With its warm climate and its laws more relaxed than the average, California has become one of the most popular places in the united States for manufacturers looking to test the technology autonomously. Daimler, the parent of Mercedes-Benz, has joined the list of tech firms and automotive that have been put to test systems without a driver in this state.
The news comes a year after Daimler and Bosch come together to launch prototypes based on the Mercedes-Benz S-Class in San Jose, and a few weeks after Ola Källenius, managing director of the company, warned that his team of engineers was adopting a posture realistic in the autonomous vehicles. Anonymous sources have pointed out that, despite everything, the project moves forward and approximately 30 prototypes are part of the most recent round of testing.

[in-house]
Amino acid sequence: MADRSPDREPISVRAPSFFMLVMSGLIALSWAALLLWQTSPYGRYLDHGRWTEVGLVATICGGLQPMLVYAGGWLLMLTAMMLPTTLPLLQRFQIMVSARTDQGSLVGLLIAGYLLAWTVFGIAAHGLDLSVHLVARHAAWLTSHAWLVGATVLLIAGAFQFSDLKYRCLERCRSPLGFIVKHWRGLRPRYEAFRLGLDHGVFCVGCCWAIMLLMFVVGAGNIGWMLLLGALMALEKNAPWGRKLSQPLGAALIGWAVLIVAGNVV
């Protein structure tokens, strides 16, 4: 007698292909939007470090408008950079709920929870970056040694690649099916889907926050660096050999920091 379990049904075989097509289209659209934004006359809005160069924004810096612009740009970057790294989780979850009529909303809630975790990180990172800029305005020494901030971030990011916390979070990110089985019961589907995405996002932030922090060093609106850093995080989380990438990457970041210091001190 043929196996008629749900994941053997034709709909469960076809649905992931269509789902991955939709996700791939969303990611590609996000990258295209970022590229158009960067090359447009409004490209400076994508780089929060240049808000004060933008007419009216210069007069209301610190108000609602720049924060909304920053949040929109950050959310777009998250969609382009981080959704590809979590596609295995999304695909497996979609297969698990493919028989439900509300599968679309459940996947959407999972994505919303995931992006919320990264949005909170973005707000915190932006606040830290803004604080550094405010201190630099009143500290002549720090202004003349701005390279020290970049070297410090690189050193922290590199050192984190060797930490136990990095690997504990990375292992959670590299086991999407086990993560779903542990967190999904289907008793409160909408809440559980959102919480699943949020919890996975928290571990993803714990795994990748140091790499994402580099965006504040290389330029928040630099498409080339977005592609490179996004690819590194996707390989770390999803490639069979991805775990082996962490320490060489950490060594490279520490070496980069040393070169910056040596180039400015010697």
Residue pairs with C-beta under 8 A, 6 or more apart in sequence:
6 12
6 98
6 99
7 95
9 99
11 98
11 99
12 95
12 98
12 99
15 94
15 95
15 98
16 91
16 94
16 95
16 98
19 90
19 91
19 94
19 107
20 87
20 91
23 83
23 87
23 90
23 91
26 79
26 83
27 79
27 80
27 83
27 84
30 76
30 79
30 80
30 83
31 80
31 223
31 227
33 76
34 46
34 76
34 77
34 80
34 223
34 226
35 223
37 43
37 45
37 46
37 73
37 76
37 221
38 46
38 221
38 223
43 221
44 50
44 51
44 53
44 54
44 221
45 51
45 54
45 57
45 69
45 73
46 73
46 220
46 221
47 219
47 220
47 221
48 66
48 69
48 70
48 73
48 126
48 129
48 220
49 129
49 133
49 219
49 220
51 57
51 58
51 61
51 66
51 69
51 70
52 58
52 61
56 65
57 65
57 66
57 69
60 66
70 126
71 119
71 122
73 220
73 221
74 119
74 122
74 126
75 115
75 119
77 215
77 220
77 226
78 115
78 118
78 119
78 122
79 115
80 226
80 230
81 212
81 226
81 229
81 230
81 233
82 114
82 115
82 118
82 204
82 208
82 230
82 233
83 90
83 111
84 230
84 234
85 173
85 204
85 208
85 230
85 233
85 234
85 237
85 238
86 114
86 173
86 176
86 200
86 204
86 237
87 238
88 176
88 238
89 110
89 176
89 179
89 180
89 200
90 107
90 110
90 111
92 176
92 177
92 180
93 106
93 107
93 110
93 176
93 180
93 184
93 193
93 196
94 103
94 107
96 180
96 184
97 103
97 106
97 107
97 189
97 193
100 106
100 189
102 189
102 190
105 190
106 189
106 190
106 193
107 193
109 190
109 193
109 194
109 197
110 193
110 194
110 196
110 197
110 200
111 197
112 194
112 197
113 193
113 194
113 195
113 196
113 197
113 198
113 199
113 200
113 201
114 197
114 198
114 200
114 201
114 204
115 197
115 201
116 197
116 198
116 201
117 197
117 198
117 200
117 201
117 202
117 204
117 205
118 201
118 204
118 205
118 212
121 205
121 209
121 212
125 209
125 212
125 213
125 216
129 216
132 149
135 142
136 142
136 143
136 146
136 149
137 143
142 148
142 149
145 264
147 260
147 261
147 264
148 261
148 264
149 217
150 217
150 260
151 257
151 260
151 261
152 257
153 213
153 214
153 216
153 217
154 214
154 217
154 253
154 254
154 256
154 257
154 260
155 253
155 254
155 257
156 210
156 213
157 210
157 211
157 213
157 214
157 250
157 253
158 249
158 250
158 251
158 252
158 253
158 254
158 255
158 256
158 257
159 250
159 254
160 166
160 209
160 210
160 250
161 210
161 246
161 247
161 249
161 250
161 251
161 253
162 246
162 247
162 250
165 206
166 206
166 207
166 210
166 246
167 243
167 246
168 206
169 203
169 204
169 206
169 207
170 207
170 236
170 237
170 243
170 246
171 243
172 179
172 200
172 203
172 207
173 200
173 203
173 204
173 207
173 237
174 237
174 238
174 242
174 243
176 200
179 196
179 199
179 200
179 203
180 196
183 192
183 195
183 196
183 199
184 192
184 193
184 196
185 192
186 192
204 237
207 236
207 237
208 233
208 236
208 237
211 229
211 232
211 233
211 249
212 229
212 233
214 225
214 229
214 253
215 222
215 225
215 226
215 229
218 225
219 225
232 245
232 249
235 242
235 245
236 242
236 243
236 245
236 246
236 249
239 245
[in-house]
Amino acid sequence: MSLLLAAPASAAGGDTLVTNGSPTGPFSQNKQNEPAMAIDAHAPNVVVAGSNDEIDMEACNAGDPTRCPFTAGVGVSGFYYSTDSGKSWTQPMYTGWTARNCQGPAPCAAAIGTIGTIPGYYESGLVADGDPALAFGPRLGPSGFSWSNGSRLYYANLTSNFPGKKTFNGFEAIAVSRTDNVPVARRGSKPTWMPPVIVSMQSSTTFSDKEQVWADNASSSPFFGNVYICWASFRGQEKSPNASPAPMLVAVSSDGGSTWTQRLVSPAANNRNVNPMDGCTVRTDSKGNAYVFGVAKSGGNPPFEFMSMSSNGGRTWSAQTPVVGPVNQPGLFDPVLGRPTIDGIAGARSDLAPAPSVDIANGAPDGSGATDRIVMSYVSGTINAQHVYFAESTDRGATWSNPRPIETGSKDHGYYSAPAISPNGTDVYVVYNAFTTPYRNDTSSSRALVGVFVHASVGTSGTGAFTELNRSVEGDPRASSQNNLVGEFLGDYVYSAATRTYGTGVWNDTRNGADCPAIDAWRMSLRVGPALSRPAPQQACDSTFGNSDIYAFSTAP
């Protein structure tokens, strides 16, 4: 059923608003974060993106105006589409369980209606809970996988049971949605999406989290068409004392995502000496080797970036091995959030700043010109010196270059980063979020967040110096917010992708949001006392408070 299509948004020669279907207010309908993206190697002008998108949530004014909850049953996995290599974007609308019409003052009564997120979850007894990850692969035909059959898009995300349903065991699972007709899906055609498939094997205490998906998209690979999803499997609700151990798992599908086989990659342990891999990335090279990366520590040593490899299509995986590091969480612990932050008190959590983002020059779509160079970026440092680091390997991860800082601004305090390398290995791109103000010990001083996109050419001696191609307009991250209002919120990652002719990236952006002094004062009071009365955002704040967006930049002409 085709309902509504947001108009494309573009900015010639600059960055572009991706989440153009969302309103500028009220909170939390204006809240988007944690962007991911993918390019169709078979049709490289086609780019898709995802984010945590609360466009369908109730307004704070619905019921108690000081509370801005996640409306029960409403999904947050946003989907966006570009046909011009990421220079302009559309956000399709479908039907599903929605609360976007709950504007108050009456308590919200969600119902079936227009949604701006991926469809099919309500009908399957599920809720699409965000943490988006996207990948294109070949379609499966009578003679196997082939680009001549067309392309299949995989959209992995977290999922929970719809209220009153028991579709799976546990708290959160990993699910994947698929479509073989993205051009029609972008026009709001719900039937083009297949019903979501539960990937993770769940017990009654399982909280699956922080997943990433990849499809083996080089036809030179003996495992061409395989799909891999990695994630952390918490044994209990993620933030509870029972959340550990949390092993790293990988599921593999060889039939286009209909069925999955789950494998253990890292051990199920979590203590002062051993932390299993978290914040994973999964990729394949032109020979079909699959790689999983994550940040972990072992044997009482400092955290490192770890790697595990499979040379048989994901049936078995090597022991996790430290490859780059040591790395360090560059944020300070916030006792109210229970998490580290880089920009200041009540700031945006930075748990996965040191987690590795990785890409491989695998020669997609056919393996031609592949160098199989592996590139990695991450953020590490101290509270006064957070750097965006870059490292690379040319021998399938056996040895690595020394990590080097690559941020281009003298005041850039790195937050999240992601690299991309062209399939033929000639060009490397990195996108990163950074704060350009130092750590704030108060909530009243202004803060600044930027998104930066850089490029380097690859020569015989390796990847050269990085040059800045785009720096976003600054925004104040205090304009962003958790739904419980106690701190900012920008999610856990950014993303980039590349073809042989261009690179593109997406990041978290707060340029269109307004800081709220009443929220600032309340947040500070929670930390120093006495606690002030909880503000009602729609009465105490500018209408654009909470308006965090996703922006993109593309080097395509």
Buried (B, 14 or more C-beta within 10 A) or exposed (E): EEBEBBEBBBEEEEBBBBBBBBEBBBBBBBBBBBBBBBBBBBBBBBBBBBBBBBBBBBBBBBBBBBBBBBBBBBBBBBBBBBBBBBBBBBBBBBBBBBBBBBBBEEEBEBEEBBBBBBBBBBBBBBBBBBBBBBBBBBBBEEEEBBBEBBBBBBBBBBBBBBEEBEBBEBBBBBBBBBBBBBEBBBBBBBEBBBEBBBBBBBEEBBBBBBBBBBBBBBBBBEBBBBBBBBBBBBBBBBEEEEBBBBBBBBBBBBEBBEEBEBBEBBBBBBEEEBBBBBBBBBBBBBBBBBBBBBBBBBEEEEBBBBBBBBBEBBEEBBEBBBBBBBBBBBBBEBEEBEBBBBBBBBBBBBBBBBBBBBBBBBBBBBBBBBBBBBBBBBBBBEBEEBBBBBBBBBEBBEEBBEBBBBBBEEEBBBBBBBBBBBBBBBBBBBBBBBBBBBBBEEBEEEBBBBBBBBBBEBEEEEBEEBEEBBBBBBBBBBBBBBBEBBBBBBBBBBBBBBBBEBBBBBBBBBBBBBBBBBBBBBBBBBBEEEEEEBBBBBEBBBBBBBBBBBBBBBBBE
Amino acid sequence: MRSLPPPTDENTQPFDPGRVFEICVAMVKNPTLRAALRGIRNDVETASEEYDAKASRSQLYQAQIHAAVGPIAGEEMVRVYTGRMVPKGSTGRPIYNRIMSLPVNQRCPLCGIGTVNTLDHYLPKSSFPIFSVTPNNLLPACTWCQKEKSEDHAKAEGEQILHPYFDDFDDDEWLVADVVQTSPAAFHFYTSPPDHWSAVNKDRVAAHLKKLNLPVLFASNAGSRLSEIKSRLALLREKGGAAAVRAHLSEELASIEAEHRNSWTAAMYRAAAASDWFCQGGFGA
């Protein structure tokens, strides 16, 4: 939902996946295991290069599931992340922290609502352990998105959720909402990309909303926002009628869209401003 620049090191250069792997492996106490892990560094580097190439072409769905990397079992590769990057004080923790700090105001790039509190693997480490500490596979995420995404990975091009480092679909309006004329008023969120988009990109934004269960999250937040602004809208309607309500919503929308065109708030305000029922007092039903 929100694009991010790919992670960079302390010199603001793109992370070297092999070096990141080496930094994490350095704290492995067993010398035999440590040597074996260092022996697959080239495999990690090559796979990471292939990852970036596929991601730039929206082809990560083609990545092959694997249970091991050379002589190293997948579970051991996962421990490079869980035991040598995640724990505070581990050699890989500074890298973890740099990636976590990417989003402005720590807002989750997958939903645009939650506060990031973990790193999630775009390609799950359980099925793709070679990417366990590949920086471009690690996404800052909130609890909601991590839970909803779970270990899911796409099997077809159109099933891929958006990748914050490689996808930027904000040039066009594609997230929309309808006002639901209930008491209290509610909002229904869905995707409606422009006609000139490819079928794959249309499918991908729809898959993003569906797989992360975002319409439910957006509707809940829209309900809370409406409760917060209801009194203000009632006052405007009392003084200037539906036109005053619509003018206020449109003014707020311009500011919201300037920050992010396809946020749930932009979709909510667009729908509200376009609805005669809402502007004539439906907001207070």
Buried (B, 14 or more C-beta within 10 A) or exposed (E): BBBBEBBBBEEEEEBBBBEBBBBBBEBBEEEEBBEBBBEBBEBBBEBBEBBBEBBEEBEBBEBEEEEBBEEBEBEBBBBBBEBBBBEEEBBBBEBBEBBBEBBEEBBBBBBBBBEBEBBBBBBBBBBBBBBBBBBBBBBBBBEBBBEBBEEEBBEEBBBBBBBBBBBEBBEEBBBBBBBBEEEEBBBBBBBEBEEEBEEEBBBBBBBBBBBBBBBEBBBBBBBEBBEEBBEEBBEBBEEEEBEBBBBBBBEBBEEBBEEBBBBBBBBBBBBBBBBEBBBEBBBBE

“We are not freezing the project. We are seeing where we can improve efficiency and obtain synergies for not doubling or tripling unnecessarily our development work. This pilot program is to capture the user experience,” said a source. More information, as the places where they are carrying out the tests, has not been disclosed.
The source stressed that the main point of the pilot program is to gather information about what users want out of a taxi self, do not test the hardware that moves the car. And although the prototypes are completely self-contained, are coming to public streets with a driver safety behind the wheel, if something goes wrong. Daimler, like most of its rivals, appears to be adopting an approach very experimental in which safety is the priority.
More than 60 companies have received permits to test their autonomous vehicles on the streets of California. The list includes Volkswagen, Waymo, Tesla, BMW, Nissan, Subaru, Nvidia, Lyft, Samsung and Apple.
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